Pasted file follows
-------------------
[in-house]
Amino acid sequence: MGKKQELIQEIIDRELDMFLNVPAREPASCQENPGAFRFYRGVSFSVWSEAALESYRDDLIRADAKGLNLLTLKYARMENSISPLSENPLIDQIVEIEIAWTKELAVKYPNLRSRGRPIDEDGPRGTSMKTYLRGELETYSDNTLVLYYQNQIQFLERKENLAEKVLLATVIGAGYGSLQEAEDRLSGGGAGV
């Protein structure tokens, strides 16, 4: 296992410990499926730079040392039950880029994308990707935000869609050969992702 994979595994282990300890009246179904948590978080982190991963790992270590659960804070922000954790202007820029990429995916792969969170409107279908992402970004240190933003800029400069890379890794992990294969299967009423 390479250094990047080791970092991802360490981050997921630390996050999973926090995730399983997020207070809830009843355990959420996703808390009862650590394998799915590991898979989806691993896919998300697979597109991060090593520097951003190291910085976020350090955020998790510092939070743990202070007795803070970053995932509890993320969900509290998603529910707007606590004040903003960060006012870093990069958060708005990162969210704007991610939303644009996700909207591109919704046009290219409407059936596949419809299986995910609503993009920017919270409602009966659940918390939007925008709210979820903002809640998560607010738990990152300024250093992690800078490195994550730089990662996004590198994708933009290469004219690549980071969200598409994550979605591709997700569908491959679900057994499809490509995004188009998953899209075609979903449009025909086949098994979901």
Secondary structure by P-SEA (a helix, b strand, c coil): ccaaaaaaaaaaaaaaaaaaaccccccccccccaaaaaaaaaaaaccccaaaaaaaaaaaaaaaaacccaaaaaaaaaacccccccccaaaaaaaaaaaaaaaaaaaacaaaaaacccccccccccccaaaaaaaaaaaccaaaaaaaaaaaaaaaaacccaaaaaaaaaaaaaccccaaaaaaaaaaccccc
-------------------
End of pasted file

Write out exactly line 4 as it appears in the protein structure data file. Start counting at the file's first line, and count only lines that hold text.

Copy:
Secondary structure by P-SEA (a helix, b strand, c coil): ccaaaaaaaaaaaaaaaaaaaccccccccccccaaaaaaaaaaaaccccaaaaaaaaaaaaaaaaacccaaaaaaaaaacccccccccaaaaaaaaaaaaaaaaaaaacaaaaaacccccccccccccaaaaaaaaaaaccaaaaaaaaaaaaaaaaacccaaaaaaaaaaaaaccccaaaaaaaaaaccccc